September 4, 2010

September of My Years

It's funny, in hindsite, that Frank Sinatra's 1965 September of My Years album was so focused conceptually on aging when he himself was relatively young! Or perhaps I have this perspective due to my own age....arg. As Will Friedwald put it on p. 348 of Sinatra! The Song Is You: A Singer's Art:

"Considering that 1965 marked a mere twenty-five years since Sinatra had left Harry James, one wonders if he would have gone through with this rather premature contemplation of his old age had he known he had not even begun the second half of his solo performing career."

Sinatra in '65

But Friedwald goes on to say: "Don't forget, however, that many of Sinatra's closest associates bought the farm while they were in their fifties--men like Tommy Dorsey, Axel Stordahl, Manie Sachs, Felix Slatkin, and, later, Don Costa."

And we, the public, were led to believe that entertainers such as Sinatra were heavy drinkers and smokers. High cholesterol, saturated fat, calories, etc., just really weren't discussed or common knowledge, so people ate like pigs for the most part. Guys like Sinatra were walking heart attacks waiting to happen.

From Wikipedia:

Sinatra was to turn 50 years old in December 1965, and the release of the albums September of My Years, A Man and His Music and Strangers in the Night marked a surge of popularity in Sinatra's music. Both September of My Years and A Man and His Music won the Grammy Award for Album of the Year

Sinatra's performance of "It Was a Very Good Year" won the Grammy Award for Best Vocal Performance, Male, at the Grammy Awards of 1966. Arranger Gordon Jenkins was awarded the Grammy Award for Best Instrumental Arrangement Accompanying Vocalist(s) for the same song. This was the first album Sinatra and Jenkins had recorded together since 1959's No One Cares. Jenkins and Sinatra would next work together on the 1980 album Trilogy: Past Present Future.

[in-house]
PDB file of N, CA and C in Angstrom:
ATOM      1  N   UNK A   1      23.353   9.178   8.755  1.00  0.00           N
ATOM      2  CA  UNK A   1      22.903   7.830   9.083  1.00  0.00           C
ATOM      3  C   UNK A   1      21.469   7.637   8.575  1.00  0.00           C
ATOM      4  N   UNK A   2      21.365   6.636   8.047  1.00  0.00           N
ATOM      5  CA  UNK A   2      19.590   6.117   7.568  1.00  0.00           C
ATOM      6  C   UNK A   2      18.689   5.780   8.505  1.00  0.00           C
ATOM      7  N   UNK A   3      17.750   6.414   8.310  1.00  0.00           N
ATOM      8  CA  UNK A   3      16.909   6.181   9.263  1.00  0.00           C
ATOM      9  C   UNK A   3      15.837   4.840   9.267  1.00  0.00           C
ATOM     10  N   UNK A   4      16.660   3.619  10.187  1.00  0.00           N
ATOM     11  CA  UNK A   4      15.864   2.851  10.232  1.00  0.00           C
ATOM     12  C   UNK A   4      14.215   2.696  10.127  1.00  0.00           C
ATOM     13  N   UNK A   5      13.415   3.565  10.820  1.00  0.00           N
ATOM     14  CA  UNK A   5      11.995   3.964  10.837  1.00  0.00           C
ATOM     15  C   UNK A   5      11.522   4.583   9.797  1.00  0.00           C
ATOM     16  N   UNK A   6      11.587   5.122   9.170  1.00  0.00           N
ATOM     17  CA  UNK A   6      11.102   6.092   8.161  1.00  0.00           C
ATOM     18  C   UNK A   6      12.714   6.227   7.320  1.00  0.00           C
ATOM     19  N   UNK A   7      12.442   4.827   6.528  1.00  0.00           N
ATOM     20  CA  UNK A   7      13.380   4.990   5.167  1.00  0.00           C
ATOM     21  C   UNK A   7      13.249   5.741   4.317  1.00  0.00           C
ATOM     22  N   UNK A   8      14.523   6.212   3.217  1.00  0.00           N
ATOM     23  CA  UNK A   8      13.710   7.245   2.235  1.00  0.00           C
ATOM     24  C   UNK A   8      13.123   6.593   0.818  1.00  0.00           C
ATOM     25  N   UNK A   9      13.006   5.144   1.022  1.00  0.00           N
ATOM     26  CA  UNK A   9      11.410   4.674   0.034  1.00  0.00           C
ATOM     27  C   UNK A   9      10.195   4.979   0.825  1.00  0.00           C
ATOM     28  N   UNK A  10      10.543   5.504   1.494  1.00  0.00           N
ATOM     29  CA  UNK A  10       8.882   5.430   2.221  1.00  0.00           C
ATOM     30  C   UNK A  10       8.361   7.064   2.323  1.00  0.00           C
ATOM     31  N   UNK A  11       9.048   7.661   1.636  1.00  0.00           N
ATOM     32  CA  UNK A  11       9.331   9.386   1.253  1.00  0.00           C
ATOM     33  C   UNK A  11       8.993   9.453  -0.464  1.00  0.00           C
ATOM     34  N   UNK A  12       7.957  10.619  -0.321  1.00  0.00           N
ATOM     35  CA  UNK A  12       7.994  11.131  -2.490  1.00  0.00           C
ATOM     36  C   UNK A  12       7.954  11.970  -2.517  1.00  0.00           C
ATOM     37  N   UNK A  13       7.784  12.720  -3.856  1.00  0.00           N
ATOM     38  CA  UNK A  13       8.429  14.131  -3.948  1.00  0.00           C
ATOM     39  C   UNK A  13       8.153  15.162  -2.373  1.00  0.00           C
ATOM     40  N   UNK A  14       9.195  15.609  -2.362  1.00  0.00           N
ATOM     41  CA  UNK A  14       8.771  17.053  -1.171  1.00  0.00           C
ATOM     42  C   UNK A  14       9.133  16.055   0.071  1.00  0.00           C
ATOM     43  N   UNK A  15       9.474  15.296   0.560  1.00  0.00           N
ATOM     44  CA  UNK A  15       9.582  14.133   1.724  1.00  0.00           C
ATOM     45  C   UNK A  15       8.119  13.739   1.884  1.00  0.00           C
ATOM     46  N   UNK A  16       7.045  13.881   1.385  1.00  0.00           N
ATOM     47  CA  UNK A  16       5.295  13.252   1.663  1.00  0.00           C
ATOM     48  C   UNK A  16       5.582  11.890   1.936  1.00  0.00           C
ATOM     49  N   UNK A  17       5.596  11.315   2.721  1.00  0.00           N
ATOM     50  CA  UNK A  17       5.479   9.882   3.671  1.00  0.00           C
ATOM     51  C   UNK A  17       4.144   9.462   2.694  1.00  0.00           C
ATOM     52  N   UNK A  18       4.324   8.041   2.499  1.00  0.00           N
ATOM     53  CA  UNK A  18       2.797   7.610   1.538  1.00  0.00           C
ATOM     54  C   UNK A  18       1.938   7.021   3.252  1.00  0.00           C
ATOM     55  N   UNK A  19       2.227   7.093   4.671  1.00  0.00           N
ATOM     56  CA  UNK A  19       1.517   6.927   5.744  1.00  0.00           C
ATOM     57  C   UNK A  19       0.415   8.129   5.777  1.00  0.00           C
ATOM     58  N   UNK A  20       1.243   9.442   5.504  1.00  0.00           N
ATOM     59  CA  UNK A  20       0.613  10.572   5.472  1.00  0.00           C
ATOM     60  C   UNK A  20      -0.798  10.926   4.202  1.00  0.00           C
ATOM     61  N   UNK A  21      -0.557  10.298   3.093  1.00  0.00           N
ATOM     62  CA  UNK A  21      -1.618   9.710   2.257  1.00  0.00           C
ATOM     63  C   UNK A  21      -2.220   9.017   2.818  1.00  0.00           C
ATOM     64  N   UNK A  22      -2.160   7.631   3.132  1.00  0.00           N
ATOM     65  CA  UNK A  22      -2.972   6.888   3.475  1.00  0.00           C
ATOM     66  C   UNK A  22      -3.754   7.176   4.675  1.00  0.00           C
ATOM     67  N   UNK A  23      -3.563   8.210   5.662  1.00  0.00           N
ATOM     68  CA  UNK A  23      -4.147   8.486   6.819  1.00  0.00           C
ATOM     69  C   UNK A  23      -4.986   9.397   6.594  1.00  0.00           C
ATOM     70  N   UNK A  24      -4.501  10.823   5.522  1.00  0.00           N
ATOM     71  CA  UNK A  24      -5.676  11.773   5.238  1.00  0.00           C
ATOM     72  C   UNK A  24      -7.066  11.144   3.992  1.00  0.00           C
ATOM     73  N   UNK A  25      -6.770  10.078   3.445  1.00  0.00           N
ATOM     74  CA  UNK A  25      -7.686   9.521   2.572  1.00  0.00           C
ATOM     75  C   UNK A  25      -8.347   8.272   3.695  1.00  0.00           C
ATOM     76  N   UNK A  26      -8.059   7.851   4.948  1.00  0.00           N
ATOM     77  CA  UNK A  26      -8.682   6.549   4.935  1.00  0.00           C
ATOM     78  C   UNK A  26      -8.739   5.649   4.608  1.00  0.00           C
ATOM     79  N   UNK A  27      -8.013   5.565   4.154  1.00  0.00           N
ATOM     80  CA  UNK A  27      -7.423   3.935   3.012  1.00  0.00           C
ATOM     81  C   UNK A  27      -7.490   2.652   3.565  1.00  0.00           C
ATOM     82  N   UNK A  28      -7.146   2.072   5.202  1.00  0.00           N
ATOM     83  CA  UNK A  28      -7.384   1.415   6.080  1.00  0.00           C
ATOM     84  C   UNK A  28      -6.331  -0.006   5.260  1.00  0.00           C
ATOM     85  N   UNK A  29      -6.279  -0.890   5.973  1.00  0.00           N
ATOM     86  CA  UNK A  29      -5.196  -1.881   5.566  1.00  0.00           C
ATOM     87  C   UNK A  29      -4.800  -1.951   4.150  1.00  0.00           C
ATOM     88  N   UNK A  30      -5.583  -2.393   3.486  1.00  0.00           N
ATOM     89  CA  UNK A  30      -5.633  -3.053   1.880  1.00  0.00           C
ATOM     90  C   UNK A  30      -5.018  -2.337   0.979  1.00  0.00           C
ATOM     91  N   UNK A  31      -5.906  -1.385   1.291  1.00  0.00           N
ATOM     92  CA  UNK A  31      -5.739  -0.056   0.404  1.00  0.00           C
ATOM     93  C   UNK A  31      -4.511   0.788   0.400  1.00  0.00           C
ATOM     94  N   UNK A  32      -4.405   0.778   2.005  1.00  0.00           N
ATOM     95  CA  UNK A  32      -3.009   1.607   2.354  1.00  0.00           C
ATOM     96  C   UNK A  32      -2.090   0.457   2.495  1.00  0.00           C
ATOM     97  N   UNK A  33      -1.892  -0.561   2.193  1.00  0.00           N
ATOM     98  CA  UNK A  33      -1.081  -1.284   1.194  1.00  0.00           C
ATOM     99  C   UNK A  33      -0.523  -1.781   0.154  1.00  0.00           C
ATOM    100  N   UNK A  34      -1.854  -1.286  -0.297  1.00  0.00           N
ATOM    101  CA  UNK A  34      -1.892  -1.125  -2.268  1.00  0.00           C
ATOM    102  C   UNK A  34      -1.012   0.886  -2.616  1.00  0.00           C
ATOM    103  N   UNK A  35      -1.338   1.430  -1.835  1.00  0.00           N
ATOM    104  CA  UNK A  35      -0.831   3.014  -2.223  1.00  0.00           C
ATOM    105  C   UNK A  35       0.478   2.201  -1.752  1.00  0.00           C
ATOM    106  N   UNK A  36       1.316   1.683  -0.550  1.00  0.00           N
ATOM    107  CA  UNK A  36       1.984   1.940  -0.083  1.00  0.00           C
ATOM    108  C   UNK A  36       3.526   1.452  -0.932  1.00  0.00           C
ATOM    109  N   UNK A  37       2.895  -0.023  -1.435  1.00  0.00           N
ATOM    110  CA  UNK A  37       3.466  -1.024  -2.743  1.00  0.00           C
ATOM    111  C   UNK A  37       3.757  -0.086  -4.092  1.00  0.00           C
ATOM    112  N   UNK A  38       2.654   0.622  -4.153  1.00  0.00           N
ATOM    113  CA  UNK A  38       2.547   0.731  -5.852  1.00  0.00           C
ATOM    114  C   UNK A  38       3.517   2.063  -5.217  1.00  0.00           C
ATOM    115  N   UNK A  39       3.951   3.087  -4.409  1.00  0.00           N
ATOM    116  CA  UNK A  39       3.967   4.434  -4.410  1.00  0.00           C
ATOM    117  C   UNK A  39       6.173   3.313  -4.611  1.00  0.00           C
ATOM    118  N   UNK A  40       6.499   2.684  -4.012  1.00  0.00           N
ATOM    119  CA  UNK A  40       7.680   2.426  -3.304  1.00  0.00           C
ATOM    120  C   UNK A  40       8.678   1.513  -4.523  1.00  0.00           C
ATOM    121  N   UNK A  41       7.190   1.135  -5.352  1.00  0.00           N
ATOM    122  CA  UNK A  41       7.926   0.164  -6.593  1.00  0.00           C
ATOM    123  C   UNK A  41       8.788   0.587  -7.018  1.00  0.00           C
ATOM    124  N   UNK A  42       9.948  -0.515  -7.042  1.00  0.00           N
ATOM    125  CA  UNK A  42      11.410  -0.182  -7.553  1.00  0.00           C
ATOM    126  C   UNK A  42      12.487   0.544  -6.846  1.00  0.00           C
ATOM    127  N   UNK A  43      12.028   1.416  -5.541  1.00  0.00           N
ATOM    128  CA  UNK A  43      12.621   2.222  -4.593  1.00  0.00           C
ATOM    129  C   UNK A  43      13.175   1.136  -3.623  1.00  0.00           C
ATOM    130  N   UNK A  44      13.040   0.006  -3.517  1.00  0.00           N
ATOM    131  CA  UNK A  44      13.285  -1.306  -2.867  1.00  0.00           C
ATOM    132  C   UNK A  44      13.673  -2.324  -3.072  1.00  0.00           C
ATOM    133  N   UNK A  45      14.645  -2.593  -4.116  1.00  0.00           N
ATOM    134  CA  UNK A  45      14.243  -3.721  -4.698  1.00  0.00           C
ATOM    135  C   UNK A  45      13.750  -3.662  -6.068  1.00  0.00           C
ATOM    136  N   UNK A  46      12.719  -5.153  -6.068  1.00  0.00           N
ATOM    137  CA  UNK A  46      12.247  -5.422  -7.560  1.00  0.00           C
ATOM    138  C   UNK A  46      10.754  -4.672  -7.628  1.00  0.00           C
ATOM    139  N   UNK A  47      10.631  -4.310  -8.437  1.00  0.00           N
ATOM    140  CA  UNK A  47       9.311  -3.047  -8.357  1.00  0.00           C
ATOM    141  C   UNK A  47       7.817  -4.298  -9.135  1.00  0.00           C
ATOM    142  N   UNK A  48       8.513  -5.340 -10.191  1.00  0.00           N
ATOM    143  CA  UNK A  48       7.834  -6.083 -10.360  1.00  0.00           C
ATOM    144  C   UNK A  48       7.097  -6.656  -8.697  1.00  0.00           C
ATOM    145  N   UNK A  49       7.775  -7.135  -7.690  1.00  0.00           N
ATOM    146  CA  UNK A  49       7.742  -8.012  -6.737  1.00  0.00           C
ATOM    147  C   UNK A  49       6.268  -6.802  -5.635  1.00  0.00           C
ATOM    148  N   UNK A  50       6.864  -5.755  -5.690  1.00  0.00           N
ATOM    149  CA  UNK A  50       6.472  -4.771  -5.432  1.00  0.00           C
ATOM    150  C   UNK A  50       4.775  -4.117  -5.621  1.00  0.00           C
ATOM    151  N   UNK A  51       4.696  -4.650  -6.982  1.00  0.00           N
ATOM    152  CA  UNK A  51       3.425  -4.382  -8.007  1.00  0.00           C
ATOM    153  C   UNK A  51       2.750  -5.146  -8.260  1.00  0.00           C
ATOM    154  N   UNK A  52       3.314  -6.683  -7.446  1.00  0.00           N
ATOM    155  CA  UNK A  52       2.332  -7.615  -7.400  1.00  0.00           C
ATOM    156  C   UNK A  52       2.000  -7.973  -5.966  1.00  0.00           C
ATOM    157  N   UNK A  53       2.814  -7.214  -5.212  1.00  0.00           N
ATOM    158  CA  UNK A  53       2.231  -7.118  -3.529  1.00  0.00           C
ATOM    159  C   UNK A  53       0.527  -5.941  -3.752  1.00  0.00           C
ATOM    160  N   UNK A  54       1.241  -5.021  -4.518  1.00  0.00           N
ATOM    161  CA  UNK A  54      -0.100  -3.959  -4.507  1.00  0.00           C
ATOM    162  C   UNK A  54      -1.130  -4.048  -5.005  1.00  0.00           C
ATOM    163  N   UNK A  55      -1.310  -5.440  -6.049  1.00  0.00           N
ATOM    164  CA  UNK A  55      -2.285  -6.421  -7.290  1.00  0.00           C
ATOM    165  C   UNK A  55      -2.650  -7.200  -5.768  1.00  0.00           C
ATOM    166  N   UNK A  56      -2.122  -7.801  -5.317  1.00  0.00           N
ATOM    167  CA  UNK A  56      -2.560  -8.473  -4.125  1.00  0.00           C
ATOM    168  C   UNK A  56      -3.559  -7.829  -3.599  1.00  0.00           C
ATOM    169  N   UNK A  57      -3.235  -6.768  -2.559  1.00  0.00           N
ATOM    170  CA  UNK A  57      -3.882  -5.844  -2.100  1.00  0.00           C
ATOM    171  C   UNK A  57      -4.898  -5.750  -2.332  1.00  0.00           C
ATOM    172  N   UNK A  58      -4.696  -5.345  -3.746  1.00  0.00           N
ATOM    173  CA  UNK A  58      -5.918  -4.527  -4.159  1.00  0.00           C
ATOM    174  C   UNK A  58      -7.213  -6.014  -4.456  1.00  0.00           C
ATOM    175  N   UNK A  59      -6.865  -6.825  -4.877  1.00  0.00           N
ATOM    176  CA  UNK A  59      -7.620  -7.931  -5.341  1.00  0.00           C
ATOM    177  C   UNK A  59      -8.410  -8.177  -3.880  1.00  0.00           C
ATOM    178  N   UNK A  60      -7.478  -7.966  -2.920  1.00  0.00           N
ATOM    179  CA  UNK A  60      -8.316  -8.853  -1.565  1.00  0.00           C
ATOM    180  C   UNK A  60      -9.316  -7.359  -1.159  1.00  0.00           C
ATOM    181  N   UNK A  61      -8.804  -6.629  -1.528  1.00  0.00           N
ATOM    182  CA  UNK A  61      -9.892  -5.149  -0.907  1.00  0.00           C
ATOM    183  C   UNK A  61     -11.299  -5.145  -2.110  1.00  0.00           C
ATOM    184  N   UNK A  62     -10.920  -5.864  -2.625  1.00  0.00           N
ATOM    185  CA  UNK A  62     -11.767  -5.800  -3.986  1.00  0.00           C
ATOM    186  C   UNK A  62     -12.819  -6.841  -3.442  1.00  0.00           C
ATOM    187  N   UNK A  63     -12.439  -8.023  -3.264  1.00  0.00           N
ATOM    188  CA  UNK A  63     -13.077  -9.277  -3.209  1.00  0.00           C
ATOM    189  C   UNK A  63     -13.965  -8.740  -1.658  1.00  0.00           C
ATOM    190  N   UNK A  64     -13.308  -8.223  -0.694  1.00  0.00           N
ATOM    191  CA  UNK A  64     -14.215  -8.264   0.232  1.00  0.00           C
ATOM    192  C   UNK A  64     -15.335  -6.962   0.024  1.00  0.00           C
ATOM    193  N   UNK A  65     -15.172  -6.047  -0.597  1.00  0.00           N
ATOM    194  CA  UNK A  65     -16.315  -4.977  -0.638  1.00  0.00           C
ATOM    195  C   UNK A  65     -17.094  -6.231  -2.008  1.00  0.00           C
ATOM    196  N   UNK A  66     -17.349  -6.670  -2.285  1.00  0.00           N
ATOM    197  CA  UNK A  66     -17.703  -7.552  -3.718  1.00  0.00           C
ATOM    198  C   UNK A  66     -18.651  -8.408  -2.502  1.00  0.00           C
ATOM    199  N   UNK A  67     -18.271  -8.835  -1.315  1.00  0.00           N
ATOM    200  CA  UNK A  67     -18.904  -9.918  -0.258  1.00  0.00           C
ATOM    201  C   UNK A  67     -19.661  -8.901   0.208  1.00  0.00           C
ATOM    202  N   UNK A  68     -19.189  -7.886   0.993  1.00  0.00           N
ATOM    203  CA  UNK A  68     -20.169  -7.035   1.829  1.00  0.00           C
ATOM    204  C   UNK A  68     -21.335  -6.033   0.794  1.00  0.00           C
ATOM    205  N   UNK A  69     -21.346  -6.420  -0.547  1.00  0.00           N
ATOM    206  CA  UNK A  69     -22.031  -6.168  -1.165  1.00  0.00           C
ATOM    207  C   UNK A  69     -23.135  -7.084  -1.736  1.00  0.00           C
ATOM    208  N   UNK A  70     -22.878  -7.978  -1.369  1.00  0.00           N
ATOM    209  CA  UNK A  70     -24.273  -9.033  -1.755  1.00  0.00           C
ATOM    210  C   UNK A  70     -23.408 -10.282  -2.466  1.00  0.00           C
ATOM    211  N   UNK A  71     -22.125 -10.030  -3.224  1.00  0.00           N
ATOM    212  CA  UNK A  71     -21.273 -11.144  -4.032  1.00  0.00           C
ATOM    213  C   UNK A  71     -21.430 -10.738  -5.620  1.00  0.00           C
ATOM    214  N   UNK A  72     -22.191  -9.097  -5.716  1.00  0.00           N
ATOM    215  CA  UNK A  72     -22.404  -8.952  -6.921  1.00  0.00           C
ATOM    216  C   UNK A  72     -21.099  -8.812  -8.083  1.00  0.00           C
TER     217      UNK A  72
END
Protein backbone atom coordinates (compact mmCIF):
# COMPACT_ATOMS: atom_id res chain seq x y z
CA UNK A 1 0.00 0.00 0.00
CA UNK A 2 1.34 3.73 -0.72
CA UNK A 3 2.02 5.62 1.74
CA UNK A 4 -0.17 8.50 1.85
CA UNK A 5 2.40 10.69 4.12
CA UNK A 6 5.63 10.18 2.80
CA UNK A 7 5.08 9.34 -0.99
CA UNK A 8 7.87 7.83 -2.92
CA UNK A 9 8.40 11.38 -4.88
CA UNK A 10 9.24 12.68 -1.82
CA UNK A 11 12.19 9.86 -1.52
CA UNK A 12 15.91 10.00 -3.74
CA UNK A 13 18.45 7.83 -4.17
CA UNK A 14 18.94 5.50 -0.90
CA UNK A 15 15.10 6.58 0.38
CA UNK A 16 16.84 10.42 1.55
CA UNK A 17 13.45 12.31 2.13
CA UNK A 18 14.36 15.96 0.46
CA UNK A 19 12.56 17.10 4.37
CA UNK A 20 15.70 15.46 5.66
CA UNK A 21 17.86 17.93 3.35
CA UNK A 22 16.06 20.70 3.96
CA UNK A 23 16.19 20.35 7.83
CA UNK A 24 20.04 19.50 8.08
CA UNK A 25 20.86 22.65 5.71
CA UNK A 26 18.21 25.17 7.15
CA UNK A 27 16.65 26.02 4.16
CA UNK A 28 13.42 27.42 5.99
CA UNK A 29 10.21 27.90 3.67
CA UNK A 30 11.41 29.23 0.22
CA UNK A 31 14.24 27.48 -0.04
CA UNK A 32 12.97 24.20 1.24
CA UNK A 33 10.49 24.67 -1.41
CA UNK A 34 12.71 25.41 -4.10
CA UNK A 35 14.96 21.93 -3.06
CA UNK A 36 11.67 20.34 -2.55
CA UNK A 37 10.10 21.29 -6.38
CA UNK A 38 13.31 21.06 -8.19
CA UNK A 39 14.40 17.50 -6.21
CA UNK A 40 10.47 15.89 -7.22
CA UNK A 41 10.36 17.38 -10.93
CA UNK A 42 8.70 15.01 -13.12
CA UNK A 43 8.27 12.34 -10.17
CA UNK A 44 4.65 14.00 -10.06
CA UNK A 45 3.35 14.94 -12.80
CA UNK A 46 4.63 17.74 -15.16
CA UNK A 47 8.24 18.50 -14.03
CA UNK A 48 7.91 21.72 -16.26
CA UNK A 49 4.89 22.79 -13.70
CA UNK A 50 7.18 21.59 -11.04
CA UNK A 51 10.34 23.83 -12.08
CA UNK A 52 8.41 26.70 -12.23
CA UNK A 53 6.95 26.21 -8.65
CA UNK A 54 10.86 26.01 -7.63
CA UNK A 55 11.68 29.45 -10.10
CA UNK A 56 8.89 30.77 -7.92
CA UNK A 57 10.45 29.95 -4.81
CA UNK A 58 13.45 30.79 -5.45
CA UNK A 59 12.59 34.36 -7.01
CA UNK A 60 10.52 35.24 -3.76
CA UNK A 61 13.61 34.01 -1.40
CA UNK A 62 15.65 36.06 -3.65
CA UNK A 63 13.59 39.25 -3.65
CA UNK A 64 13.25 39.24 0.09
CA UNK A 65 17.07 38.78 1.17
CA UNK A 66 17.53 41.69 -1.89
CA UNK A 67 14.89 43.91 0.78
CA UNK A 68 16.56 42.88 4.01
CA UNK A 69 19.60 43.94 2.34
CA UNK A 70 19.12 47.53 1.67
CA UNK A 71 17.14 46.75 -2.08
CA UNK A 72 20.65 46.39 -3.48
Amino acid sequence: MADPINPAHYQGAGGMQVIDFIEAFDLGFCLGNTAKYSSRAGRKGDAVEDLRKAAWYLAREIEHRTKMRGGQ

CBS-TV cameras were rolling the night Sinatra recorded "It Was A Very Good Year." The edited result was included in a Walter Cronkite CBS News special about the singer's 50th birthday, broadcast on November 16, 1965.

Sinatra's voice is strong throughout both sides of the record, actually, so that's definitely a plus. But what about the music? Devastating. OMG! The opening to "How Old Am I?" alone makes my head spin. "Don't Wait to Long" is simply beautiful. I avoid "It Gets Lonely Early" whenever possible, especially if I am even a little bit blue. There should be a warning sticker on it. "Last Night When We Were Young" is one of several songs on the album that Sinatra had recorded before, in this case, a far superior version is on the singer's 1954 release, In the Wee Small Hours. But it is interesting to hear him do it as an "older," more mature singer. "The Man In the Looking Glass" seems sort of contrived and a bit melodramatic, but I'm not 50, so I may not entirely get it yet, if you know what I mean. At least it sort of livens things up a bit. And then, the one thing September of My Years will probably come to be known for, the album's masterpiece, "It Was a Very Good Year." How does a recording artist follow that one up on a record?? I love "When the Wind Was Green." I actually do, the bleak mofo. And finally, there's "September Song," which may be my favorite on the whole, entire album - possibly just for the heartbreaking musical introduction. That's the magic of Gordon Jenkins right there. Oh, that hurts!

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